An early diagnosis is important: The earlier HE is diagnosed and treated, the less the disease can progress and the better the symptoms, quality of life and general condition of the patient can be controlled.
Chronic liver disease: Experts assume that chronic liver diseases such as fatty liver disease or cirrhosis of the liver very often lead to HE. Since HE is always based on liver disease, both liver disease and HE must be diagnosed.
Clinical symptoms: Clinical symptoms are an important basis for the diagnosis of HE. This refers to symptoms that can be recognized from the outside and described by the patient and their relatives, such as fatigue, tremors, reduced ability to react. The severity of HE is also determined on the basis of these symptoms.
Psychometric tests: So-called psychometric tests have proved their value in determining mental condition such as concentration and fine motor skills more precisely. One example is a so-called “Number Connection Test” which you can do on this website.
Neurological examinations: In addition, neurological examinations such as critical flicker frequency analysis (CFF) or electroencephalography (EEG) can be performed in clinics or specialized liver centers.
Blood tests: Blood tests are not a priority for the diagnosis of HE. The determination of blood ammonia is rather difficult and is associated with sources of error (sample must be cooled immediately until analysis). However, they are very helpful for diagnosis and follow-up of the underlying liver disease.
According to ISHEN classification, today covert and overt HE are characterized by specific West-Haven criteria combinations as summarized below.
|WHC,including MHE||ISHEN||Description||Suggested operative criteria||Comment|
|Unimpaired||No encephalopathy at all, no history of HE||Tested and proved to be normal|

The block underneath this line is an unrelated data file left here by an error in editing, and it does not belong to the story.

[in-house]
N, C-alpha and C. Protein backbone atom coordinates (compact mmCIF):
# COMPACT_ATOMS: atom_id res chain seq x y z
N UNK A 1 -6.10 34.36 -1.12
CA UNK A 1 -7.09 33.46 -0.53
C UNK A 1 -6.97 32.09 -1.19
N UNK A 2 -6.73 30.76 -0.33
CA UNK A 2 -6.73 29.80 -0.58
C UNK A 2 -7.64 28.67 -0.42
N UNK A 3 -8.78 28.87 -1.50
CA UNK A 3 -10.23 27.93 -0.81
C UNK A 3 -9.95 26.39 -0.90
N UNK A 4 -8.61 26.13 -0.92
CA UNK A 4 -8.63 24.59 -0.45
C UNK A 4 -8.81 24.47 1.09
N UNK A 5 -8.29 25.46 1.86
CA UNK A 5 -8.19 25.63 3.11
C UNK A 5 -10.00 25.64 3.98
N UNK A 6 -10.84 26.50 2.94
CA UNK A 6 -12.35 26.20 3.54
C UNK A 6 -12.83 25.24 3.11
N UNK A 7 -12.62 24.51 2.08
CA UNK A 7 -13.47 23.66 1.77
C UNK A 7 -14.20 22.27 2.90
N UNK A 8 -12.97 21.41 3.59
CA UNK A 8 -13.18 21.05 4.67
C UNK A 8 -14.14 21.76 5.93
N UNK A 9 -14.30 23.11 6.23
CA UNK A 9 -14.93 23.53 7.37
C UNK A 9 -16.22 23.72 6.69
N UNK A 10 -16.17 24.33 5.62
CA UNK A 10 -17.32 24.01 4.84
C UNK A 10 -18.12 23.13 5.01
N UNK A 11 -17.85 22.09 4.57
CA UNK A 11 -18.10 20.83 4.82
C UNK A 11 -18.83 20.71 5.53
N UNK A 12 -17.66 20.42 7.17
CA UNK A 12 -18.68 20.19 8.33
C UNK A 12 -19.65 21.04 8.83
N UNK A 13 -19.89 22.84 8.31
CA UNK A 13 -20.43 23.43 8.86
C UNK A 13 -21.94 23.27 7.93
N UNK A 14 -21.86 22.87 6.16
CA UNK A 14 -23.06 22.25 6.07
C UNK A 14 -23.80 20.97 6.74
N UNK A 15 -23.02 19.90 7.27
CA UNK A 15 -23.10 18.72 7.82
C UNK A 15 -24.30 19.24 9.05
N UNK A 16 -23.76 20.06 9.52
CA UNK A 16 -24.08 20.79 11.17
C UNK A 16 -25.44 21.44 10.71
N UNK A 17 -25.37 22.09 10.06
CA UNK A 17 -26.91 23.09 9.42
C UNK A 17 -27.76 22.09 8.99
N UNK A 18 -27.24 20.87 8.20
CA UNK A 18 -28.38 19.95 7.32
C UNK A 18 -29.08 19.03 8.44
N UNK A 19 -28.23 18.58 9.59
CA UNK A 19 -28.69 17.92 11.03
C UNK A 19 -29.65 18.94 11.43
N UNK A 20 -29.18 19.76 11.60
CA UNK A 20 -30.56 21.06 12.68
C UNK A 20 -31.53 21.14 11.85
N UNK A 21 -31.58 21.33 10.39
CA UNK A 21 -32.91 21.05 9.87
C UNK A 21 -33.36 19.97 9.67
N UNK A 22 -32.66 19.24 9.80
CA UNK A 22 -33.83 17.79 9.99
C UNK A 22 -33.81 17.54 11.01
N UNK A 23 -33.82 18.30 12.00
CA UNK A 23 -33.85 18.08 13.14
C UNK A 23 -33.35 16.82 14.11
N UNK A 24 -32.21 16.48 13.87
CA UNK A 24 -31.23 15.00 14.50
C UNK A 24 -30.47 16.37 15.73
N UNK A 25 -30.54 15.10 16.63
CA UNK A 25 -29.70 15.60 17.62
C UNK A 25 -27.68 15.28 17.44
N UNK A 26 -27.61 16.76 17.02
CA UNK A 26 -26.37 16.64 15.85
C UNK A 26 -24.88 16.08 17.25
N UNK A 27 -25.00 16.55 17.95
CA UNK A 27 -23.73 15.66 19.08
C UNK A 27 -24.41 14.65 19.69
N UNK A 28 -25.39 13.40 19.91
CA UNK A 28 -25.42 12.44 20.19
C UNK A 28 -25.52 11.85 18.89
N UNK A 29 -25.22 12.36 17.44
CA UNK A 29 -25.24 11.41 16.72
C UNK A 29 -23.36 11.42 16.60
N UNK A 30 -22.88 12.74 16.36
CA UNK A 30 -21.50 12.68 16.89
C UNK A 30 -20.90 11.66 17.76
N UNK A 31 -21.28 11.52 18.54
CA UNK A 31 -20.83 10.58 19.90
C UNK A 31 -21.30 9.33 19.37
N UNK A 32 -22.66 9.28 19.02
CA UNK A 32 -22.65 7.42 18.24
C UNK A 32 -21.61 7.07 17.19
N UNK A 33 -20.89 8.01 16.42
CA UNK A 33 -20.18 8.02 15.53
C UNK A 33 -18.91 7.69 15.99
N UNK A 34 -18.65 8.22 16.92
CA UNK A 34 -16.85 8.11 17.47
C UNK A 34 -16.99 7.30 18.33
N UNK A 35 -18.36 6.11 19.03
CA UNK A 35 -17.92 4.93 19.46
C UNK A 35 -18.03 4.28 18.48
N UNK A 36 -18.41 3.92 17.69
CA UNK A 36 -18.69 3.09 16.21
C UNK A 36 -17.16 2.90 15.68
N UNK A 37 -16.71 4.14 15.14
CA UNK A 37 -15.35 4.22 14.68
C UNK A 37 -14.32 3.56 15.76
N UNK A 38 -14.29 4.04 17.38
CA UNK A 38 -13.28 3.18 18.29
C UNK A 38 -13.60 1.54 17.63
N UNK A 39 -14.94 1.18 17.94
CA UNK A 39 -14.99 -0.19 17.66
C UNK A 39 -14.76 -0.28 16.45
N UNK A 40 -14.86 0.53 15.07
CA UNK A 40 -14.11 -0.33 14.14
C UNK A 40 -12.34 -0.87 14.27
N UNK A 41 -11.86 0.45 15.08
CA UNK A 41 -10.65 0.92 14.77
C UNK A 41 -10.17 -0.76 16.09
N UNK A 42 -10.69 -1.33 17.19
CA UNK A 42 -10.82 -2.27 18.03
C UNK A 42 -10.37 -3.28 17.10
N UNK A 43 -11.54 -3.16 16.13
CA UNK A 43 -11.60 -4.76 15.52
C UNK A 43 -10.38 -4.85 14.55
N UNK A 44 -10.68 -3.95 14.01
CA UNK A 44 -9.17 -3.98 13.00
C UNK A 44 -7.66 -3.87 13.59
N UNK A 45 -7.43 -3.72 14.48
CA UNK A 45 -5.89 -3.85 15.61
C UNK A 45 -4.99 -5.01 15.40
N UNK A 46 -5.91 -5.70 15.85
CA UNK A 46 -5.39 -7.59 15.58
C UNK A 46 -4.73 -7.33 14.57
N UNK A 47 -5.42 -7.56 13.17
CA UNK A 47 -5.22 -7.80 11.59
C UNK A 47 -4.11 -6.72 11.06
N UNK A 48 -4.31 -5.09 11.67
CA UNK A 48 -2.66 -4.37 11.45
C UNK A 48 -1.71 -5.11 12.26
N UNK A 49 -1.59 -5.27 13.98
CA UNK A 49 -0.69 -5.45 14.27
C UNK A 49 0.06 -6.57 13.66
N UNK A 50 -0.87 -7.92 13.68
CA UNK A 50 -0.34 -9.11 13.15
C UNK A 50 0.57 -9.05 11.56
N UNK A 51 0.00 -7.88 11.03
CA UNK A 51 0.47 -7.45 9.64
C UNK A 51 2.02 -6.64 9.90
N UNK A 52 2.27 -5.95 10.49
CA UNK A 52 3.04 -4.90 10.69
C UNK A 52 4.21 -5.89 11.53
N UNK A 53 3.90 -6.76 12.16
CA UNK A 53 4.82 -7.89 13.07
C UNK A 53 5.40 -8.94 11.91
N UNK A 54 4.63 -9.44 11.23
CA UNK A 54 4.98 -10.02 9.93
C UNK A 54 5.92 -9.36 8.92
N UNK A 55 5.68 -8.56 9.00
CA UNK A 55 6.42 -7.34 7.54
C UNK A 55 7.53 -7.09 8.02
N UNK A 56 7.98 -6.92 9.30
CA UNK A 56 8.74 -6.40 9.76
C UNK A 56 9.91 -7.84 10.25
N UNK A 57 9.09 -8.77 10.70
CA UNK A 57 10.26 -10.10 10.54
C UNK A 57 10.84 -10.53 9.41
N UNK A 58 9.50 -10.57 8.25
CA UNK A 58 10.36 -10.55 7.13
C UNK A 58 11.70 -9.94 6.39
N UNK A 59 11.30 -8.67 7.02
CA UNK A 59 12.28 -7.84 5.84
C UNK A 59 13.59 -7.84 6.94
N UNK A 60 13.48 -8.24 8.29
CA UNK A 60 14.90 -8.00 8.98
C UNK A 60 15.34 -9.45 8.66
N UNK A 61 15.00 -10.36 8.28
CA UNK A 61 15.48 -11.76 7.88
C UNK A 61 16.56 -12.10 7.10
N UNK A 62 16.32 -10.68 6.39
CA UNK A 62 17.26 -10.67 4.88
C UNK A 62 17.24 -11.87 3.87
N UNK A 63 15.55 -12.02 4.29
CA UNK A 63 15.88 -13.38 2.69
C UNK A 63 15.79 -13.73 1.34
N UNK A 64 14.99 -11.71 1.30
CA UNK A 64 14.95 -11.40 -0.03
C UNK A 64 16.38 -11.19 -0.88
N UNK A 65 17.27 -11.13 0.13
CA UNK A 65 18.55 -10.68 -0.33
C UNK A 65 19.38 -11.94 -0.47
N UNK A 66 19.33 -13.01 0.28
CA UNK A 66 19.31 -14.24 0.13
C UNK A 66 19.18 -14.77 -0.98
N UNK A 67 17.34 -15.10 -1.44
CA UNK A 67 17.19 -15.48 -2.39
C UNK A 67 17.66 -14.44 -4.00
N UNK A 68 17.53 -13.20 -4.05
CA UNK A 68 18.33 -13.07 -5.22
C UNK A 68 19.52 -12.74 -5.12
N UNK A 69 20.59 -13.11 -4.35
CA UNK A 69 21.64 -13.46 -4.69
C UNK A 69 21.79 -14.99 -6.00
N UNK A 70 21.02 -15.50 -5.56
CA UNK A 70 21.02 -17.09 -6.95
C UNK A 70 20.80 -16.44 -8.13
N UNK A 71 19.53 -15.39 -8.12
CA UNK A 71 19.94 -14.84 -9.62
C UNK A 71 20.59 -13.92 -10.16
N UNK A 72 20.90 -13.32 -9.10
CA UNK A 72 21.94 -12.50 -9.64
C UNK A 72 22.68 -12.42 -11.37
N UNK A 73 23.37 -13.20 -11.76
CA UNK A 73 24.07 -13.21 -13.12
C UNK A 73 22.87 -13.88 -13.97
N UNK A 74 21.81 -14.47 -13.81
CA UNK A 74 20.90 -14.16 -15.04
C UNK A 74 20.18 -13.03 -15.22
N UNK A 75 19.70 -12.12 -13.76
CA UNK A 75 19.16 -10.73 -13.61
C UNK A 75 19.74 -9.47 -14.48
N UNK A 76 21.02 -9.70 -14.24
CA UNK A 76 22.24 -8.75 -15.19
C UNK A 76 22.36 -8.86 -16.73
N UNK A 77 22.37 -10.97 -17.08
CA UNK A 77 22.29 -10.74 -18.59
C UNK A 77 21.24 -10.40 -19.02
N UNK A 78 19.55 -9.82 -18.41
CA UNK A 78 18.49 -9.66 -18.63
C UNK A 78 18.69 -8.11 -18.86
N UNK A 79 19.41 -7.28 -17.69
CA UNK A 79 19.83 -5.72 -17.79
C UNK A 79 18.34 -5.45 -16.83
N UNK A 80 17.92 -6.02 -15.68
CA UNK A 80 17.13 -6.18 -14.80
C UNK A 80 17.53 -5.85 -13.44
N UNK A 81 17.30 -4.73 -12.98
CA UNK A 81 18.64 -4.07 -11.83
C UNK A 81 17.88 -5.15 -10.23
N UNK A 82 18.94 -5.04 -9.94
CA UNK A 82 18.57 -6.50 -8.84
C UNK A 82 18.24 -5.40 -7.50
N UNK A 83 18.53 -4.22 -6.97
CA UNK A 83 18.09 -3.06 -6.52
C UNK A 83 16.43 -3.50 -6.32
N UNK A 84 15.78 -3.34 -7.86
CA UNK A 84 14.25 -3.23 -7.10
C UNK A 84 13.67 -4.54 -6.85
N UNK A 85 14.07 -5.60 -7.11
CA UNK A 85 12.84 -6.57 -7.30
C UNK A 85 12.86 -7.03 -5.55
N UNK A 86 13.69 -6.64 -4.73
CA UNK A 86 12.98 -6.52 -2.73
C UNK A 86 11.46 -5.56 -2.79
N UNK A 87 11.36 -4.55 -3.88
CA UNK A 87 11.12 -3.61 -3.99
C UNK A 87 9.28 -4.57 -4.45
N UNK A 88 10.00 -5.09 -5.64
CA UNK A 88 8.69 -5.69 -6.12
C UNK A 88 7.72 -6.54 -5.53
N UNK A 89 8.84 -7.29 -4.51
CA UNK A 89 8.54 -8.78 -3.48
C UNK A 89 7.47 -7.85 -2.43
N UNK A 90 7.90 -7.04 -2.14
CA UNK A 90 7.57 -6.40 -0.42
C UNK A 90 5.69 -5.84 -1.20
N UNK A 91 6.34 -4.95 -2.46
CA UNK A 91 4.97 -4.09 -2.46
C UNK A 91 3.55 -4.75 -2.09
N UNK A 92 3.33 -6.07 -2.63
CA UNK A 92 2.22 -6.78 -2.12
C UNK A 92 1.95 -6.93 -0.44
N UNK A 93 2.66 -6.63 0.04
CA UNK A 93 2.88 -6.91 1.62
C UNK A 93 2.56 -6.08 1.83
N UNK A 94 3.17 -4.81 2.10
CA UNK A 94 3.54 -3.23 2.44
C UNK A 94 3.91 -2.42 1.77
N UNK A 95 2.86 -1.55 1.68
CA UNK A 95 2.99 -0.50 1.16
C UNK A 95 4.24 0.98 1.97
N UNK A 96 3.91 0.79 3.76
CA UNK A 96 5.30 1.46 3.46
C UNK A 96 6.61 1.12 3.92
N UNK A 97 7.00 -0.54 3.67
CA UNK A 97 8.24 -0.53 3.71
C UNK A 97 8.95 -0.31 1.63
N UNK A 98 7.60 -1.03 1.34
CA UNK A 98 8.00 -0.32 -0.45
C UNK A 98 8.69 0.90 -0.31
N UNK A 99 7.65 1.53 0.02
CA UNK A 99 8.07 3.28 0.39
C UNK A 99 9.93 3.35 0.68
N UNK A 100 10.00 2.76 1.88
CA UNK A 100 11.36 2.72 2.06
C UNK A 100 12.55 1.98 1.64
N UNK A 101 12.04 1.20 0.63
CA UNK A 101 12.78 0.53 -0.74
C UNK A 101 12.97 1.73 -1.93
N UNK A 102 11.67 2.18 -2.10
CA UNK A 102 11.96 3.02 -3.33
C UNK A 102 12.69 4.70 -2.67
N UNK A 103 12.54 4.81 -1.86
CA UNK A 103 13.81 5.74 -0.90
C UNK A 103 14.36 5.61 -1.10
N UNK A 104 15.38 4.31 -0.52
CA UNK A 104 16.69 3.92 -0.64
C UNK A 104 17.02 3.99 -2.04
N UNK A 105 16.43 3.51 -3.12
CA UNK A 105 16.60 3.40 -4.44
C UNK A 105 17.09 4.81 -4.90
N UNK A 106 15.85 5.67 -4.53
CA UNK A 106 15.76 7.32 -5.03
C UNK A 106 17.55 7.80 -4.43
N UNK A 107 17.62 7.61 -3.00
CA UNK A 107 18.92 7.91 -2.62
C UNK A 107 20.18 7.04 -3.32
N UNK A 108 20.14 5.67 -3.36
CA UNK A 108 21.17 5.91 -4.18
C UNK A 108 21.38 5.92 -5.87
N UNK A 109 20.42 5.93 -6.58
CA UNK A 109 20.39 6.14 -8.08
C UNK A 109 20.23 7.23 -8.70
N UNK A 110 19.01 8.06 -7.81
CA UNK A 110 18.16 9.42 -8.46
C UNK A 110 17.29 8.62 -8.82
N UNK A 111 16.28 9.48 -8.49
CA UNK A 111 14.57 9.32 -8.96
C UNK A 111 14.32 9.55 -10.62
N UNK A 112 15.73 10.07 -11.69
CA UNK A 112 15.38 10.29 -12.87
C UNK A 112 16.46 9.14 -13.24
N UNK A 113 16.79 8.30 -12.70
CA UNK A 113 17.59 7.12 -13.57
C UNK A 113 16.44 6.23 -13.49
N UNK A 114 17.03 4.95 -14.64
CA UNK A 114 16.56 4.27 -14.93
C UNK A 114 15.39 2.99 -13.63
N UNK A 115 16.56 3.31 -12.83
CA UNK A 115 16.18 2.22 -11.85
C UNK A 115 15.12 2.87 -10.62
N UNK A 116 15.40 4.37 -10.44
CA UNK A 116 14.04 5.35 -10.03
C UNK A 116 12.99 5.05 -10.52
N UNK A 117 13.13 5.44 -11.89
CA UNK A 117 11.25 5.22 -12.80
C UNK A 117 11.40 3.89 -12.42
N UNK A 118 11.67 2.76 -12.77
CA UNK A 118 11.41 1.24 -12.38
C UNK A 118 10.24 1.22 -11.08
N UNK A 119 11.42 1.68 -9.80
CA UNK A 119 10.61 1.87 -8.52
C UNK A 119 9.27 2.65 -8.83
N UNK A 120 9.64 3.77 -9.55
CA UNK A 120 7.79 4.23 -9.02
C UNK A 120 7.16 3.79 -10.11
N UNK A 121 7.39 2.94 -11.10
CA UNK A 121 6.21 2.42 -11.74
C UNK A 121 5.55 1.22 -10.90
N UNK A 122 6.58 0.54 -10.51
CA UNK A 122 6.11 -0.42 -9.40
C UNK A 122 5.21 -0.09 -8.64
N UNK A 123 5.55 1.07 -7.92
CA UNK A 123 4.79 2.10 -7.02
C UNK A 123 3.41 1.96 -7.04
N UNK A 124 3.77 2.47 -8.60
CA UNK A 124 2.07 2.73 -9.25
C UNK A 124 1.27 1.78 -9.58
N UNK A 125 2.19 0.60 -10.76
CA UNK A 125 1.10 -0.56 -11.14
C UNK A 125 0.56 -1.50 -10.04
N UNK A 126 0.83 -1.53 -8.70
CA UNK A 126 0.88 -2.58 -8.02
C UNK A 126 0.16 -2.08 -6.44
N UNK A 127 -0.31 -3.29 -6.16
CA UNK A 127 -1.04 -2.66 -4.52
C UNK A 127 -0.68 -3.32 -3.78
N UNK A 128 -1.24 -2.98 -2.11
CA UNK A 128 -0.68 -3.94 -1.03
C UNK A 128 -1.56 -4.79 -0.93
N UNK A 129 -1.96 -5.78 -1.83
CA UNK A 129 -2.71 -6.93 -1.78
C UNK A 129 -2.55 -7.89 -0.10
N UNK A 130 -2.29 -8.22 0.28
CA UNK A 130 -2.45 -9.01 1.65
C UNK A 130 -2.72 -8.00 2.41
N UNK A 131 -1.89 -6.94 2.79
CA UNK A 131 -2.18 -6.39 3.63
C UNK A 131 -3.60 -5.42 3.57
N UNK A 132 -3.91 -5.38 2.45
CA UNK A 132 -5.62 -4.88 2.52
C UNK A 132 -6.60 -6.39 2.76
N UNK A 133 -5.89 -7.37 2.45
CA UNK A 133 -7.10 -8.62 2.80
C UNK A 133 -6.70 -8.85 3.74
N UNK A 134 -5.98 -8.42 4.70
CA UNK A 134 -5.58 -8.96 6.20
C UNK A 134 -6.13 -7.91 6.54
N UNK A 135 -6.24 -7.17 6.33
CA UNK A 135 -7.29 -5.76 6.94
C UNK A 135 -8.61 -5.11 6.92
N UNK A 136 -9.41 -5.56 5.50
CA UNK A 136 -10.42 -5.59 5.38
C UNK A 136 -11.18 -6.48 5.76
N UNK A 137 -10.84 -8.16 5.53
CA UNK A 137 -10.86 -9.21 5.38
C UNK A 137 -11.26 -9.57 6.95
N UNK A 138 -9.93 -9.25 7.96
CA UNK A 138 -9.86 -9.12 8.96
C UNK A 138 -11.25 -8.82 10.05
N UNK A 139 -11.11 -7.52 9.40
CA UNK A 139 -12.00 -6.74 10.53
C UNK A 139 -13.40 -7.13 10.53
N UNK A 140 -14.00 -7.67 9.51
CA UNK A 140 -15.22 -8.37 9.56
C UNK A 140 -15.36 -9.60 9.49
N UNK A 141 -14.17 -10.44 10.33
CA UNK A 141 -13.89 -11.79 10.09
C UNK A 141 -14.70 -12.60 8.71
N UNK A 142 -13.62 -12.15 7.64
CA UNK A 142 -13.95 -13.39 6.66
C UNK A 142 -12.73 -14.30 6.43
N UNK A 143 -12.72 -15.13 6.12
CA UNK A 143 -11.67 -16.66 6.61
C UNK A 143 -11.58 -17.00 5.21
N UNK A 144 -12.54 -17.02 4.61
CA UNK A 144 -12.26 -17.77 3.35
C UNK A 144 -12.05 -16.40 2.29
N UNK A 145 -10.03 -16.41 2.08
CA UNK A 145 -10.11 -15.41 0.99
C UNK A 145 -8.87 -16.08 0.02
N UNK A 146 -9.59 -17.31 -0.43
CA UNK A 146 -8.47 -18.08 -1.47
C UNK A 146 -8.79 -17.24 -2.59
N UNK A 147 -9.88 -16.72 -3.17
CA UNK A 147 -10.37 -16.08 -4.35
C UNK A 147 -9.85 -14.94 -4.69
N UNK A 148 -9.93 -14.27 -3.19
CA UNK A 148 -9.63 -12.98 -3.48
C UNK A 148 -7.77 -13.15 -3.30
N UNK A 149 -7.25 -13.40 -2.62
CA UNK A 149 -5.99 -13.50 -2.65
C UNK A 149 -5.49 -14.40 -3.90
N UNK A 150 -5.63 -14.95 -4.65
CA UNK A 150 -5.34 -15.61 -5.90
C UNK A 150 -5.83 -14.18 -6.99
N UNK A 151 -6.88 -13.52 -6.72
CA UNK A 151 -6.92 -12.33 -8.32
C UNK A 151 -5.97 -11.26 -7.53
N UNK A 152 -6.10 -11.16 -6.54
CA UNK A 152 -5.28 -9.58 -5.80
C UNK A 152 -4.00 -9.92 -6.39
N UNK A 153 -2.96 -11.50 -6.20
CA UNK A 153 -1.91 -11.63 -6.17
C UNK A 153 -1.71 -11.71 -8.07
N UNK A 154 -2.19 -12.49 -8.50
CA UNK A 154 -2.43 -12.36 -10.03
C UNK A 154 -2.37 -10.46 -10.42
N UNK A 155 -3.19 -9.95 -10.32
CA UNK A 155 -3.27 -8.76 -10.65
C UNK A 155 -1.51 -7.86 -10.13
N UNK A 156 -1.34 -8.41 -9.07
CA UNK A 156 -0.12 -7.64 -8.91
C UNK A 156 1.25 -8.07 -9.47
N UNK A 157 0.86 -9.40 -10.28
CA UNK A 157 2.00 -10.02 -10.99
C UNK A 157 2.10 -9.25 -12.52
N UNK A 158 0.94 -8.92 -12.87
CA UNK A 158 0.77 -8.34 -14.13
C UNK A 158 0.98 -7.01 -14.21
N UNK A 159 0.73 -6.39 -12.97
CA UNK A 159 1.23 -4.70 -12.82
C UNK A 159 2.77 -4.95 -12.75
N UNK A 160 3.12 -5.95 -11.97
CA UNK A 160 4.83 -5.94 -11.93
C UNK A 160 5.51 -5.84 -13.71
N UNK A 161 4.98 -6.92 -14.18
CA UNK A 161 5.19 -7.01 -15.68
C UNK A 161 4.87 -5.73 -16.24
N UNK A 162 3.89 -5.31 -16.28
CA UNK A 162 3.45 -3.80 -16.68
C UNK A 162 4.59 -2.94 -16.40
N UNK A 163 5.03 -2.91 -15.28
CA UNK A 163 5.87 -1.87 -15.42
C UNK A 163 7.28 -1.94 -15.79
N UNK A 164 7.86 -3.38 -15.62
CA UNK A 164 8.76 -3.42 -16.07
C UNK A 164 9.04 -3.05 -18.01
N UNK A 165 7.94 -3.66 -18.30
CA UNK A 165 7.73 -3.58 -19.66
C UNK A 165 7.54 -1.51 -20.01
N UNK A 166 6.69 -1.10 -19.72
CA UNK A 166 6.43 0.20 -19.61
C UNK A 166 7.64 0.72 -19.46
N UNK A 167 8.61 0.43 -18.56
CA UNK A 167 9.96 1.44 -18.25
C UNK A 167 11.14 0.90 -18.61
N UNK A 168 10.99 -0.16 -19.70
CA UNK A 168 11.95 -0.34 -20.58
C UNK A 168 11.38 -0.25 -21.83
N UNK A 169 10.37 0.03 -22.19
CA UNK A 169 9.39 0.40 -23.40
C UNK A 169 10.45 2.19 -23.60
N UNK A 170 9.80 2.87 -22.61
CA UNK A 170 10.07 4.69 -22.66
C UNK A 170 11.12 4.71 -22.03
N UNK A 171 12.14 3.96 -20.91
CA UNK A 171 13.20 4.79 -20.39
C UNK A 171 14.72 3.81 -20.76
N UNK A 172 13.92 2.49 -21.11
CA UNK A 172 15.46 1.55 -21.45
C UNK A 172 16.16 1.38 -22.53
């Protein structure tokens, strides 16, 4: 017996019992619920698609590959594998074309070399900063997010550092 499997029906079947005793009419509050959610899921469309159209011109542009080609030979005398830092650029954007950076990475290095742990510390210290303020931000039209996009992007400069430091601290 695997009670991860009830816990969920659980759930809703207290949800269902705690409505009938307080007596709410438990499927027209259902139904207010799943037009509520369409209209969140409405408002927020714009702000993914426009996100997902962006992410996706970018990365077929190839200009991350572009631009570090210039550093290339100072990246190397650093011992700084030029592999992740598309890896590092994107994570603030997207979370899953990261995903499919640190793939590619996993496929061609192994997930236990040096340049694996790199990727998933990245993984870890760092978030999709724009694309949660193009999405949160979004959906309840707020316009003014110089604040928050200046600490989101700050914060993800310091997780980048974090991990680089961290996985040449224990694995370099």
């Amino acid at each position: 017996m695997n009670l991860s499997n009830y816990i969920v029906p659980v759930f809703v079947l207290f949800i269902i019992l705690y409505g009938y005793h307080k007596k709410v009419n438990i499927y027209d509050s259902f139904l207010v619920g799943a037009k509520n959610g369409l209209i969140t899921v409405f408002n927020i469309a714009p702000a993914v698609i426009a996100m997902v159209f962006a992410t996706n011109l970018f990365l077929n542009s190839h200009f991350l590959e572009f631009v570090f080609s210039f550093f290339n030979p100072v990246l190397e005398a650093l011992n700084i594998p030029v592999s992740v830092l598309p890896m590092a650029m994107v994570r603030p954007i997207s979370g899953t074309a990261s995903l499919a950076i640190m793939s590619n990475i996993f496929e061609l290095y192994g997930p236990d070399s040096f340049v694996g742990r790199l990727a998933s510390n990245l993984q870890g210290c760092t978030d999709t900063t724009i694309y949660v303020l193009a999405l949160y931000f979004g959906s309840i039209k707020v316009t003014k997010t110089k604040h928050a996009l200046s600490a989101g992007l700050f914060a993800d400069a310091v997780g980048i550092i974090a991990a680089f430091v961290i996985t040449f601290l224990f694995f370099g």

|Minimal||Covert||Psychometric or neuropsychological alterations of tests exploring psychomotor speed/executive functions or neurophysiological alterations without clinical evidence of mental change||Abnormal results of established psychometric or neuropsychological tests without clinical manifestations||No universal criteria for diagnosis.|
Local standards and expertise required
|Grade I||• Trivial lack of awareness|
• Euphoria or anxiety
• Shortened attention span
• Impairment of addition or subtraction
|Despite oriented in time and space (see below), the patient appears to have some cognitive/behavioural decay with respect to his/her standard on clinical examination, or to the caregivers||Clinical findings usually not reproducible|
|Grade II||Overt||• Lethargy or apathy|
• Disorientation for time
• Obvious personality change
• Inappropriate behavior
|Disoriented for time (at least three of the followings are wrong: day of the month, day of the week, month, season, year) +/- the other mentioned symptoms||Clinical findings variable but reproducible to some extent|
|Grade III||• Somnolence to semi-stupor|
• Responsive to stimuli
• Gross disorientation
• Bizarre behavior
|Disoriented also for space (at least three of the following wrongly reported: Country, State -or region-, city, place, +/- the other mentioned symptoms||Clinical findings reproducible to some extent|
|Grade IV||Coma||Do not respond even to pain stimuli||Comatose state usually reproducible|
Weissenborn K. Hepatic Encephalopathy: Definition, Clinical Grading and Diagnostic Principles. Drugs. 2019 Feb;79(Suppl 1):5-9. doi: 10.1007/s40265-018-1018-z.
Table reproduced from Vilstrup H, Amodio P, Bajaj J, Cordoba J, Ferenci P, Mullen KD, et al. Hepatic encephalopathy in chronic liver disease: 2014 Practice Guideline by the American Association for the Study of Liver Diseases and the European Association for the Study of the Liver. Hepatology. 2014;60:715–35.